Kim, on the other hand, hasn’t been so lucky. A part of her condition is an electrolyte imbalance which, in the past, has landed her in the hospital several times a month. She and Cindy discovered that giving her a daily dose of Pedialyte through her feeding tube balances her electrolytes. The trouble was, until February, Medicare would not cover Pedialyte because it’s an over-the-counter medication. This meant that all of Kim’s monthly living expenses-$80 a month, intended to cover things like sheets, towels, and toothbrushes-had to go toward Pedialyte, which cost more than $100 a month. In February, a new law was passed that said that any food or medicine administered through a feeding tube would be covered. But Cindy only found this out in mid-March, after the latest in a long series of appeals.
Over the years, Cindy has been through dozens of appeals processes, every time an HMO has denied her sister and daughter the care they need. “I’ve had to become attorney-like,” she jokes. Sometimes the appeals have been granted; other times not. The whole process has taken a toll on the family’s already stressed life.
Cindy says it’s intimidating to go up against “big guys in nice suits” every time her sister or daughter need care they’re not getting. The appeals process gets dragged out for months on end, and there is no certainty whether or not the funding will be approved when the ordeal is over. Repeating this experience dozens of times over the years has worn them all down. “You just have to work so hard to fight for it all,” says Jill, Kim’s residential supervisor.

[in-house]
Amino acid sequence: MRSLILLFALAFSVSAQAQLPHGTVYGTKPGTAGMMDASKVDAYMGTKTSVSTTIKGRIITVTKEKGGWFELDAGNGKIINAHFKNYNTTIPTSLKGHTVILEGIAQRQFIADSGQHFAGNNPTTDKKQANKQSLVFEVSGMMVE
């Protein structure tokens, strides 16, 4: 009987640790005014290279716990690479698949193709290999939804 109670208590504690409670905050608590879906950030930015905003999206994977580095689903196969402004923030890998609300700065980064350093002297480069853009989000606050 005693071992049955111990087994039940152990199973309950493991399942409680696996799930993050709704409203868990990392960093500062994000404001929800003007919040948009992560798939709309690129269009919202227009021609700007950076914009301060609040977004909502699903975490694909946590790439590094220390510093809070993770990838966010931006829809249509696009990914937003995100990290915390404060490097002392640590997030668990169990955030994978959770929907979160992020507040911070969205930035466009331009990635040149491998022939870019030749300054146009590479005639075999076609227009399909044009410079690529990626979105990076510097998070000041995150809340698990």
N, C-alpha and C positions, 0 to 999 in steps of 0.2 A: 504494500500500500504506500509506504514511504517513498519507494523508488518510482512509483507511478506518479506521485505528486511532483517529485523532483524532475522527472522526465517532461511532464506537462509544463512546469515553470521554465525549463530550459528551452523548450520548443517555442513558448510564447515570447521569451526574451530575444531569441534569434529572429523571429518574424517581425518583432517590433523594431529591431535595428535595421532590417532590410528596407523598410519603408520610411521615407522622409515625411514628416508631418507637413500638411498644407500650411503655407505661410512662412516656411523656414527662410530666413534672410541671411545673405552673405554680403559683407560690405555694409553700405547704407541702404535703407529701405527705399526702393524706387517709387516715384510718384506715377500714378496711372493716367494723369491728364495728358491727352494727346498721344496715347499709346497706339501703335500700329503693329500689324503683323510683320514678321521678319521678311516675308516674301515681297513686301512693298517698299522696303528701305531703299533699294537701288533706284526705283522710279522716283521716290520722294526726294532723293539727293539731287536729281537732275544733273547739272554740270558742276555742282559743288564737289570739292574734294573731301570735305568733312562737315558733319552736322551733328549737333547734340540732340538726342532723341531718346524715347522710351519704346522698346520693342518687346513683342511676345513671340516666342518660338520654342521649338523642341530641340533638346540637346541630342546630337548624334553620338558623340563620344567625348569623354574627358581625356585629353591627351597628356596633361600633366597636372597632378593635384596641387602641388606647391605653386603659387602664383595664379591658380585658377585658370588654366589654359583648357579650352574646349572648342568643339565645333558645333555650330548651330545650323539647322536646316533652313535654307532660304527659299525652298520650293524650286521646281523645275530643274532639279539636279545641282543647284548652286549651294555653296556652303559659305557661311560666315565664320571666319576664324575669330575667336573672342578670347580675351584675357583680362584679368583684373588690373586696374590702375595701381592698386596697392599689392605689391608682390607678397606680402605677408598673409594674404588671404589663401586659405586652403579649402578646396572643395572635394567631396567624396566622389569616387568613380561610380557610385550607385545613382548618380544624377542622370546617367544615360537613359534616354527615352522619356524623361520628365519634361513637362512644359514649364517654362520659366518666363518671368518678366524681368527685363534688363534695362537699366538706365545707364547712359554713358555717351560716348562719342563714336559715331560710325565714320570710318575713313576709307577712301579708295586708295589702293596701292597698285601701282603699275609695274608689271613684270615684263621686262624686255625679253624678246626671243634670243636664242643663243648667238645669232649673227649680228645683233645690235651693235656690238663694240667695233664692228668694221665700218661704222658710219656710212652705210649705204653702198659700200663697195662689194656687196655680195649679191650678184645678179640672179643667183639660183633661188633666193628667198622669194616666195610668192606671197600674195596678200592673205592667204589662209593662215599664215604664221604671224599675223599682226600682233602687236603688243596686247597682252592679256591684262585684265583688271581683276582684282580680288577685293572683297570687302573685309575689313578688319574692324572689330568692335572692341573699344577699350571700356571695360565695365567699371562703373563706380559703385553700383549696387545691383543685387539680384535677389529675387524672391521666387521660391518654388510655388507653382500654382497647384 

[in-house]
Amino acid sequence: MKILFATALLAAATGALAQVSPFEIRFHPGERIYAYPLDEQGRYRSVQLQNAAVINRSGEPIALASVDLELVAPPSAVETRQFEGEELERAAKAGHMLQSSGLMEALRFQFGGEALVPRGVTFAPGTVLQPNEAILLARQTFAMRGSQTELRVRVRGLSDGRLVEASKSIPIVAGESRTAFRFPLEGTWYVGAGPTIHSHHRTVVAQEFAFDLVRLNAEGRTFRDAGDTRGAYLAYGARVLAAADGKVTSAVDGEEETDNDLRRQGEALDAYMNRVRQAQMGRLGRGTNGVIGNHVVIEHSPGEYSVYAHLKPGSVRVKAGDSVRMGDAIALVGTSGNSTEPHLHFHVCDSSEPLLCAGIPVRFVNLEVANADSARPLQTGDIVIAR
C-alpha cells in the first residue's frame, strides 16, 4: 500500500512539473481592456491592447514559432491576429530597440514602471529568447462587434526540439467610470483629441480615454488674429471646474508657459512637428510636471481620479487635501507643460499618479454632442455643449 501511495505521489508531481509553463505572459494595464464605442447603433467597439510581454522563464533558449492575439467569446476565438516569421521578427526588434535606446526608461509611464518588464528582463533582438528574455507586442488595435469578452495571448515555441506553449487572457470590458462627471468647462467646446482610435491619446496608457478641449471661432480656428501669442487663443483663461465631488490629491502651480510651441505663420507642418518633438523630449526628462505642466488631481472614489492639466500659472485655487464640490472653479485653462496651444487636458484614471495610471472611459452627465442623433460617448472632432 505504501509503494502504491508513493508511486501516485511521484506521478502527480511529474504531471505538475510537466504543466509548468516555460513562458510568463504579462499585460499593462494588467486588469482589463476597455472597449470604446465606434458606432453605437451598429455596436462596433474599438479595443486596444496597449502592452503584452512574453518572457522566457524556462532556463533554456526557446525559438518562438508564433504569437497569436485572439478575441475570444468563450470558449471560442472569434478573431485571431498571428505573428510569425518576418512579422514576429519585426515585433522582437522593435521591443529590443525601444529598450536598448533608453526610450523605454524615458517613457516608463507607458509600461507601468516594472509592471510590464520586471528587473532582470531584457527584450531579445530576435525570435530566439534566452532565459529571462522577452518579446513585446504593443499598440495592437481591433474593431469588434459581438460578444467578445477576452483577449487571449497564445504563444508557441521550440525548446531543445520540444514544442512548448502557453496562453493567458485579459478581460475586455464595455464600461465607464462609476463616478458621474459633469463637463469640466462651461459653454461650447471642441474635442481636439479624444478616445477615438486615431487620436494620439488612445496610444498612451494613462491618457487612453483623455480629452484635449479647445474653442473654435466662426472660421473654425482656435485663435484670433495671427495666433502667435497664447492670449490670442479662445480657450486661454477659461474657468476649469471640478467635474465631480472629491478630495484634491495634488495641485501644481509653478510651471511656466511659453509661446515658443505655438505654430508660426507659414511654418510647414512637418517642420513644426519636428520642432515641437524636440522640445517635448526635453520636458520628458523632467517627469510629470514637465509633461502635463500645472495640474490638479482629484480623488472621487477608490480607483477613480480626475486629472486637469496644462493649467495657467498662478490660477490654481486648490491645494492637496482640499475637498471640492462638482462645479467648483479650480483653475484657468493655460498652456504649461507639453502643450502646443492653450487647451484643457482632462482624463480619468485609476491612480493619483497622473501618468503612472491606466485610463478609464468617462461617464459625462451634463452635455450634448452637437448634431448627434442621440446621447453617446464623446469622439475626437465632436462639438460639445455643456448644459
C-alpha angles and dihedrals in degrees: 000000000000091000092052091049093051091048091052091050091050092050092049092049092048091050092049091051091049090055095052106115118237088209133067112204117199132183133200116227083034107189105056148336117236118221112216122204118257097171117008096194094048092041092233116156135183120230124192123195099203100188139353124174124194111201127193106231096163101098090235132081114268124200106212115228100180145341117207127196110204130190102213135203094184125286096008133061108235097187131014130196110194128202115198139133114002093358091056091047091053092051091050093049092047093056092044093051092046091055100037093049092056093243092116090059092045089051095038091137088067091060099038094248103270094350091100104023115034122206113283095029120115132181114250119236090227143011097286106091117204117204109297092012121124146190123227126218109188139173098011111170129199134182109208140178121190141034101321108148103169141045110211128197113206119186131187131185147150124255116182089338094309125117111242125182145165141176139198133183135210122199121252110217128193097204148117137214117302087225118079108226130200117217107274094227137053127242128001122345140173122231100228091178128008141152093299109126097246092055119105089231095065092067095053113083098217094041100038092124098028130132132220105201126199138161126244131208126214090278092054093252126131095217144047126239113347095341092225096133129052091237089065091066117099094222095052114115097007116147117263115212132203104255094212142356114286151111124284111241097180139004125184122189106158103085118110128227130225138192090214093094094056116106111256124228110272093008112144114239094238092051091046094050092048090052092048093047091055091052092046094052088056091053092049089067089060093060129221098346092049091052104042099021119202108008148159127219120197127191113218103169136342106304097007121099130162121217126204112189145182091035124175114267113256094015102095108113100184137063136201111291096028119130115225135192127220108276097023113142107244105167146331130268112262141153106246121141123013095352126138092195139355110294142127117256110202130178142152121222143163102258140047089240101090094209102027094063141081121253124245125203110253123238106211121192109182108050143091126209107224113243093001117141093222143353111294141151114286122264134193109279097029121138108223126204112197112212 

After years of back-and-forth with HMOs, Cindy has become cynical-especially given the vast resources the state pays them to manage care for low-income individuals. She is concerned about the proposal that came out three months ago to move all individuals from fee-for-service into managed care-especially the clause that suggests “alternative housing” as a cost-saving method. Such a term carries echoes of Brainerd State Hospital. Cindy is proud of the good lives her daughter and sister have today, in spite of their difficulties, and says that none of them would be able to stand institutionalization. “It would happen over my dead body.”
Cindy believes that keeping people like Jenna and Kim out of institutions and giving them relatively normal lives has not just been good for them-it has been good for community as well. Despite her sacrifices, Cindy has gained personally from caring for others. “I see a purpose greater than myself…Most families are worldly and materialistic. The families of people with disabilities focus on the important things.”
Jenna, who is able to give back to the community, even from a wheelchair, serves as a reminder of what the term “differently abled” means. “They have a kind of joy other people don’t have,” says her mother. “When you get to know them you see that they’re just like us. You might see a wheelchair but they’re just like us. You shouldn’t pick on them and take their rights away.” Meaning: as legislators debate the easiest places to cut costs in the time of state budget downsizing, they should not automatically focus on the programs whose beneficiaries are least able to fight back, as they have done in recent years.
Jenna, Kim, and other disabled individuals already endured a five percent cut in services made in the last budget cycle, and are barely scraping by. Their tenuous stability could not survive another major cutback.
Cindy Johnson also has strong words for the HMOs after hearing about the $1.25 billion in profits they keep in their reserves. “How can people make profits off the backs of the most vulnerable people in the state?” she asks.
As Minnesotans, and as a society, we should be asking ourselves these same questions. If there’s a choice in where to make cuts, then it’s up to us to help our legislators make the right decisions, for the right reasons.
CORRECTION: Cindy and Greg Johnson live on the second floor of a lovely, modest home in Woodbury.